Presentation on Visual Question Answering for Remote Sensing – ISPRS virtual event 2020

We gave a presentation on better generic object counting in the framework of Visual Question Answering for Remote Sensing (RSVQA) at the virtual event of the 2020 ISPRS congress.

RSVQA is a new project which aims at changing the way we extract information from remote sensing images. If you missed the presentation, you can watch it here:

If you want to know more about RSVQA, you can consult the project’s page (including links to related articles) or download the conference paper.

Tutorial on Deep Learning for Remote Sensing at NoRSC 19

On the 16th of September, I gave a workshop on Deep Learning for Remote Sensing together with Ahmed Samy Nassar from IRISA in France. This workshop was given at the Nordic Remote Sensing Conference (NoRSC) which took place in the Aarhus Institute of Advanced Studies, Denmark. In addition to Ahmed, this workshop was also prepared by Diego Marcos.

The first part of the tutorial was a general introduction on Deep learning, which lead to two practicals (one on classification, and the second on semantic segmentation) focused on remote sensing data. Both practicals were made using Jupyter notebooks, which the attendees can reuse to bootstrap their next project!

We would like to thank the 36 people who attended this workshop!

New paper in IJGIS!

With Shivangi Srivastava, John Vargas and Devis Tuia, we recently published an article on land-use classification using ground based pictures (e.g. Google Street View images):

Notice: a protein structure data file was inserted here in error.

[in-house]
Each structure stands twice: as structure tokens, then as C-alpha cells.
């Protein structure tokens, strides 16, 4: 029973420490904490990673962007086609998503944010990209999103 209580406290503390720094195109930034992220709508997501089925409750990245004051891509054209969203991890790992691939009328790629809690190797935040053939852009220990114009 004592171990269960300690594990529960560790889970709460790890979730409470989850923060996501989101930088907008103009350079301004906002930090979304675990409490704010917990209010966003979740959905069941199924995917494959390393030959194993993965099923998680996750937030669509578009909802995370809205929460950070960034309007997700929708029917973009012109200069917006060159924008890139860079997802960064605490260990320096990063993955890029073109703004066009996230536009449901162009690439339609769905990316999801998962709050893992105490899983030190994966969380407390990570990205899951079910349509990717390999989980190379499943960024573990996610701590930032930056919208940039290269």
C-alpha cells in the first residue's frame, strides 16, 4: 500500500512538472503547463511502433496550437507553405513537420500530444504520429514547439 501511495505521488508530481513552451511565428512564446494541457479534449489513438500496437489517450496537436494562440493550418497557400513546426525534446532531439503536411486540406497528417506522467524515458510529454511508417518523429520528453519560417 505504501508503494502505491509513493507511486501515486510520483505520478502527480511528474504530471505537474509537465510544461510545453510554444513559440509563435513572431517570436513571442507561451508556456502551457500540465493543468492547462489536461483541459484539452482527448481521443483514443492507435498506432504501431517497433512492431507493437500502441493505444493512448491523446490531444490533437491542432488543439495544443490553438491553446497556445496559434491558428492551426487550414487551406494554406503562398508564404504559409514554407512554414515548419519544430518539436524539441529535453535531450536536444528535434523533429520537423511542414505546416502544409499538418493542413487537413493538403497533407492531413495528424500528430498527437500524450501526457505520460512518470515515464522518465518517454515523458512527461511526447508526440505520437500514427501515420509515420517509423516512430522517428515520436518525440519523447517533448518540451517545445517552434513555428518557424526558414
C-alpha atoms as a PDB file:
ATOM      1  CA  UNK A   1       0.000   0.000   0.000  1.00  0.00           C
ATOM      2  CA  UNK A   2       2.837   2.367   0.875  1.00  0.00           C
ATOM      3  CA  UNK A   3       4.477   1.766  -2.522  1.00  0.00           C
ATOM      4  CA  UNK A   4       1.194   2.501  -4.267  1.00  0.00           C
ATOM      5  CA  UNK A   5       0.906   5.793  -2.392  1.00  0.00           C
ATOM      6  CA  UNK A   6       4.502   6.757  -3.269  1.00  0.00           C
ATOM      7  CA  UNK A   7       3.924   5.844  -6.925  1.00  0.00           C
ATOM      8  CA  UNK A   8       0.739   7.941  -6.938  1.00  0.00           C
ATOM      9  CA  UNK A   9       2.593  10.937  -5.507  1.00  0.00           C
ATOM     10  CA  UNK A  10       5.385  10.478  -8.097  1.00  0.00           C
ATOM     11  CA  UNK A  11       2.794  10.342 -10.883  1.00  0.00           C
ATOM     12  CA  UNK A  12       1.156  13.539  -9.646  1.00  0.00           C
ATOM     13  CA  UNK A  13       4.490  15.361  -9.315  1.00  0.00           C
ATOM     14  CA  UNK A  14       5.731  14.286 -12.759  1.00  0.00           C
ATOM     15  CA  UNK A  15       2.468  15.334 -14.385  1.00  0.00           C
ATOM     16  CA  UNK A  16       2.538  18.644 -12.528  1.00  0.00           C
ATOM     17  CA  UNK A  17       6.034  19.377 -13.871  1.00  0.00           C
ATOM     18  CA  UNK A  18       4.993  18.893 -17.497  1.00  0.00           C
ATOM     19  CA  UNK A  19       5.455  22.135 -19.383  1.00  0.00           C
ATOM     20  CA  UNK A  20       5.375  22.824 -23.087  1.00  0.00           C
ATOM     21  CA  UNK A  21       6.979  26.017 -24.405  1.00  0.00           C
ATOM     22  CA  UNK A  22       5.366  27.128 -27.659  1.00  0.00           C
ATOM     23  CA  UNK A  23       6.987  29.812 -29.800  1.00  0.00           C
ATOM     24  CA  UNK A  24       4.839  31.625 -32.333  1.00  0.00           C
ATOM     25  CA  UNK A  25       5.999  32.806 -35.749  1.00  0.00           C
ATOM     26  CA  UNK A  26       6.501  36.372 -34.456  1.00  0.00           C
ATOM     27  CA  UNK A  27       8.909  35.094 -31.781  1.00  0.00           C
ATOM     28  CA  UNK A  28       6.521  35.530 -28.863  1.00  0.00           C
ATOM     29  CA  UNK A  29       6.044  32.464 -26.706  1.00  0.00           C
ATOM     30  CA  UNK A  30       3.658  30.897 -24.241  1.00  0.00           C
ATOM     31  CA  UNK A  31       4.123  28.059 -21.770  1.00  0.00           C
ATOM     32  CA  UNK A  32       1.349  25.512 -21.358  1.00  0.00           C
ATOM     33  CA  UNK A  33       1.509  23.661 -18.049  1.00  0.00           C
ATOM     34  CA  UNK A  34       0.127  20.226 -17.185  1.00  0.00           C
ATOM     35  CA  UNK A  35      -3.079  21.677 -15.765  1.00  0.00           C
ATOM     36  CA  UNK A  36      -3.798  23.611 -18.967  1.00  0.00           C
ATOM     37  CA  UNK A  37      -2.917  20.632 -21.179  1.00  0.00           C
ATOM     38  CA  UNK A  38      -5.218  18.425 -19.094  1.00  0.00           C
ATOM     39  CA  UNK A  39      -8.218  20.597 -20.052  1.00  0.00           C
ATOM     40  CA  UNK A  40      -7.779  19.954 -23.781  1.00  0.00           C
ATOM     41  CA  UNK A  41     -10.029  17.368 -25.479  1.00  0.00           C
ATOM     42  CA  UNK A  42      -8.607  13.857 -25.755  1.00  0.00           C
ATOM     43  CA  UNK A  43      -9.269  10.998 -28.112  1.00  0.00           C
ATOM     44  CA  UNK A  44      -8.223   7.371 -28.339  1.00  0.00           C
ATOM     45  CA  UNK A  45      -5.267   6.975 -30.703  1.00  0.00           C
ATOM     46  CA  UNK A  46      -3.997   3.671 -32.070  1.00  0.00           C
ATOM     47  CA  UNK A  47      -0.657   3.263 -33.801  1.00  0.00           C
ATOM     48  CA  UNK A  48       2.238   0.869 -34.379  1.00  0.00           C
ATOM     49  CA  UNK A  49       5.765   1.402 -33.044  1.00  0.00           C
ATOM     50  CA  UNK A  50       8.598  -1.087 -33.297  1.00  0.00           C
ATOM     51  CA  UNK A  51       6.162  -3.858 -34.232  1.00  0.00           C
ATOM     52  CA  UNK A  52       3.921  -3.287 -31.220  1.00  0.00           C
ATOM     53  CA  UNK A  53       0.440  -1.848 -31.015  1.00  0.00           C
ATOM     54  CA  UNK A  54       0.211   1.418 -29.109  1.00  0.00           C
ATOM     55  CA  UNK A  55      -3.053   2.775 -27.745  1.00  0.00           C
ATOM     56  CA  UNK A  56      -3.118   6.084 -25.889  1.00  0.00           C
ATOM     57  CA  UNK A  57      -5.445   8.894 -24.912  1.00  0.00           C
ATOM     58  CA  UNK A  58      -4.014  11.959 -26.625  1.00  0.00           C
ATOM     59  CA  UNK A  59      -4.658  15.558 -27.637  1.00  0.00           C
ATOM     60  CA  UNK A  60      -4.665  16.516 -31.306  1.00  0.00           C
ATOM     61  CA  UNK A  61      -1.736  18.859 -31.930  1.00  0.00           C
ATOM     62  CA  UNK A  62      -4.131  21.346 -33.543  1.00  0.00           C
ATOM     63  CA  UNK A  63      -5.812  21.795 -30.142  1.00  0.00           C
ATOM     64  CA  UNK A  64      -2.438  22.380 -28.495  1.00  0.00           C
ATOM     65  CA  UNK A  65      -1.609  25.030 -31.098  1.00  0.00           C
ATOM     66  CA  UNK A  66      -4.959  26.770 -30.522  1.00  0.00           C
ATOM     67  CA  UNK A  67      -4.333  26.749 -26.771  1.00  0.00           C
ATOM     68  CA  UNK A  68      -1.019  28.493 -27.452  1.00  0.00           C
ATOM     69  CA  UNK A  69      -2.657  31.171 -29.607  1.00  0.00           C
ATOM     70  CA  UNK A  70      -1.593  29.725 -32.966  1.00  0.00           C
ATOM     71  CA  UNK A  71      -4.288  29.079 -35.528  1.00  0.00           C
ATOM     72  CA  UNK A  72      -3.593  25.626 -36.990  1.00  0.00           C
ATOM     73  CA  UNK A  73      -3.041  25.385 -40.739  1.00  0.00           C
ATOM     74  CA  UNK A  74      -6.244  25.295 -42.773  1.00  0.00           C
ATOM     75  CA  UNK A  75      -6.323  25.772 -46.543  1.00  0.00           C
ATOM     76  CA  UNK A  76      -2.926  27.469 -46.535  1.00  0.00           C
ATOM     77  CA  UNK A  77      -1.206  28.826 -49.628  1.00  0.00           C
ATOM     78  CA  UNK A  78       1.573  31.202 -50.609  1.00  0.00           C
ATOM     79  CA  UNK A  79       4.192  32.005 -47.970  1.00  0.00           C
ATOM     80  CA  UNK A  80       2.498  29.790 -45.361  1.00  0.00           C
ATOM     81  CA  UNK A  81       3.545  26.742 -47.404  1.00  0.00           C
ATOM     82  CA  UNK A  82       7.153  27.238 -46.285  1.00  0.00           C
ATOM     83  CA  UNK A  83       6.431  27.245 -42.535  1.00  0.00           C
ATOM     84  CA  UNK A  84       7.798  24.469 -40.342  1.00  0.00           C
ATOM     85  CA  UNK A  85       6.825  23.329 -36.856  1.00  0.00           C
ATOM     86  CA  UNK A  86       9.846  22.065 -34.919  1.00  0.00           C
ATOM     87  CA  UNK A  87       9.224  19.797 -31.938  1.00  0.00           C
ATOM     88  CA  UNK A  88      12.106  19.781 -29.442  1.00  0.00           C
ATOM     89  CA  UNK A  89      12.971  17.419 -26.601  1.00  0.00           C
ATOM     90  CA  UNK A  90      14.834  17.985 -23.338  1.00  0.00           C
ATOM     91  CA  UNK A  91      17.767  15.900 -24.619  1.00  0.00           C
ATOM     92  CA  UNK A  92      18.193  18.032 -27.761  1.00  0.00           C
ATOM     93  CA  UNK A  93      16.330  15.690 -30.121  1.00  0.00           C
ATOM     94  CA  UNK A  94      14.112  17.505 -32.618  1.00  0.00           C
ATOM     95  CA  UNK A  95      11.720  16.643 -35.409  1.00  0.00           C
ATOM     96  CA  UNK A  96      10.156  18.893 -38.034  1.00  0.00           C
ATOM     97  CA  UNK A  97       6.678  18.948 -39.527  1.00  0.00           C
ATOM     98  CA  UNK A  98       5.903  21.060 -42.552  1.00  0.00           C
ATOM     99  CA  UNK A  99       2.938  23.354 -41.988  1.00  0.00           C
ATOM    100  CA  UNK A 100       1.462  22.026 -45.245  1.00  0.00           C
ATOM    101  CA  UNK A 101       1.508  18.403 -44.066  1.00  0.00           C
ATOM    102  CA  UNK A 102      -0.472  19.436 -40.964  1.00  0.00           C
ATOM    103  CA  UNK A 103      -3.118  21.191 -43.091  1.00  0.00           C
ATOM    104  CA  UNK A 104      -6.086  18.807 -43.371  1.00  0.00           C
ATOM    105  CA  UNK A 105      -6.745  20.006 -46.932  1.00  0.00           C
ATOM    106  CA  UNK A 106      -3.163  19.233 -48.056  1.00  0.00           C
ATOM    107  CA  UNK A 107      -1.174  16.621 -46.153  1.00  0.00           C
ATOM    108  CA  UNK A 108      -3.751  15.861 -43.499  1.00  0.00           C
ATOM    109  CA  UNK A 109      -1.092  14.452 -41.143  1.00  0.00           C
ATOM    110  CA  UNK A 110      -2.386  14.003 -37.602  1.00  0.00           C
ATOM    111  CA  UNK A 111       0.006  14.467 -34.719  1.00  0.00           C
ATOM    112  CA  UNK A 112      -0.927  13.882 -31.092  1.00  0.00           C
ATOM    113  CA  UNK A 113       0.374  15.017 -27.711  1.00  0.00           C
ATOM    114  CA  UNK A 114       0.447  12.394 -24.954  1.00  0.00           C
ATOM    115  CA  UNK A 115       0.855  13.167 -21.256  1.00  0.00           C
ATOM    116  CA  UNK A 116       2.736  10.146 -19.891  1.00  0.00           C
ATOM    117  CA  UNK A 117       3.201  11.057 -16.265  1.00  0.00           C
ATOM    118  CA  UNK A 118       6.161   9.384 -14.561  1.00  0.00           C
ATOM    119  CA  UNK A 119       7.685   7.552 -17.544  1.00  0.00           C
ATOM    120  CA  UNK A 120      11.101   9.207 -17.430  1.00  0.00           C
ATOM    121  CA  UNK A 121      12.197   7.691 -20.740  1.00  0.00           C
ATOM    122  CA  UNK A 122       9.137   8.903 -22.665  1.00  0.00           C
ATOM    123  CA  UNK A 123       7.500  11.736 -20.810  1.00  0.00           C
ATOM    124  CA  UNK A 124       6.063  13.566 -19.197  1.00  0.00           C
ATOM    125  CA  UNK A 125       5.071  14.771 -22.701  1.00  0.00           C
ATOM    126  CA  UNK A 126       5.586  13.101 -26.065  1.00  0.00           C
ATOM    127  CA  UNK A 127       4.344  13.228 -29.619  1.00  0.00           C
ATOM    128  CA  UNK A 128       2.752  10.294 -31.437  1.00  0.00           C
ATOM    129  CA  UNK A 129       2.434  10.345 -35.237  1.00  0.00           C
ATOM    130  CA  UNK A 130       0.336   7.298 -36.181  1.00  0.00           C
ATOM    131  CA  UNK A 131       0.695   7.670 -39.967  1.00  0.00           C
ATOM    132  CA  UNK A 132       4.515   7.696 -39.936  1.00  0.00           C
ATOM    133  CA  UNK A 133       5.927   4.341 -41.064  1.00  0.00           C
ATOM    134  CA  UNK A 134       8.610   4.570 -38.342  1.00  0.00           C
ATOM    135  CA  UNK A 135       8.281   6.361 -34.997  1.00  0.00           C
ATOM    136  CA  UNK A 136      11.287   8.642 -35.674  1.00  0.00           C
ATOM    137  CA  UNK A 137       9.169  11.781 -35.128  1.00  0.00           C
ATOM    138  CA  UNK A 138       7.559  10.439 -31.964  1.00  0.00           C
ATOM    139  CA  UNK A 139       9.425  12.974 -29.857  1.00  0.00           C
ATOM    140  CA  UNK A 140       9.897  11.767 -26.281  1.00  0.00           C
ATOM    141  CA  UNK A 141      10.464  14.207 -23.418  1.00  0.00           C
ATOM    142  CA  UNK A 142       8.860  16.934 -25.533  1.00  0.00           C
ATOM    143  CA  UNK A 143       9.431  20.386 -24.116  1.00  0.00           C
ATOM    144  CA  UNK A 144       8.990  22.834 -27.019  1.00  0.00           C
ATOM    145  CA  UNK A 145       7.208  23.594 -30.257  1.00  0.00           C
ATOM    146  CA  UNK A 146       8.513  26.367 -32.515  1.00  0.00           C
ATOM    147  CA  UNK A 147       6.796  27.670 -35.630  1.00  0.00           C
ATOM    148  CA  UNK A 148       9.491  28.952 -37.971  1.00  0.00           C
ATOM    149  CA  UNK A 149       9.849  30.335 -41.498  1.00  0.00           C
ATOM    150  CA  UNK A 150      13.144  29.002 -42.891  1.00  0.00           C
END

Fine-grained landuse characterization using ground-based pictures: a deep learning solution based on globally available data

Shivangi Srivastava, John Vargas, Sylvain Lobry, Devis Tuia

in International Journal of Geographical Information Science (IJGIS)

Good news: it is published in open access!

GSV Images

Ground-based pictures (both inside and outside) from Google Street View.

This work assigns a land-use class (e.g. religious place, hotel, post office, …) to buildings, which is an essential task towards better urban land management. In order to do this classification, we use the images from Google Street View pointing to a building as an input to a variable input siamese network (allowing to take into account the information coming from an unknown number of images). This network has been trained using ground truth labels extracted from OpenStreetMap (which are freely available).

PhD award of the Fondation Mines-Télécom

I have been awarded best PhD thesis from the Fondation Mines-Télécom!

Every year, a prize honors the best PhD thesis from the Futur & Ruptures program (co-funded by the Fondation Mines-Télécom and the Carnot institute Télécom & Société numérique).


After presenting the work I have done during my PhD at the Journée Futur & Ruptures (a day organized every year by the Fondation Mines-Télécom to present the work achieved during the PhD they funded), four of us were selected as finalists for the PhD award.

I then made a video (of 3 minutes, in french) summing up my work (long way to go before being a youtuber..!). The prizes were announced during the special event organized by the Fondation, which was held on the 27th of March at the BNP Parisbas headquarters in Paris.

Credit: Franck Beloncle


The awards were given as follow:

1st prize: Sylvain Lobry – Markovian models for information extraction in SAR imagesTélécom ParisTech

2nd prize (tied):

El Mehdi Amhoud – Coding Techniques for Space Division Multiplexed Optical Fiber Systems – Télécom ParisTech

Yousra Bekhti – Source localization for functional brain imaging with M/EEG – Télécom ParisTech

Ivan Gorynin – Fast Filtering and Unsupervised Estimation in Switching Markov Models Télécom SudParis

It was a great evening, and I particularly enjoyed the interactions with the other recipients! Once again, I would like to thank the Fondation for this prize, as well as Loïc Denis, Florence Tupin, Roger Fjørtoft and Cyrielle Flosi for their advices on the video.

Posted in PhD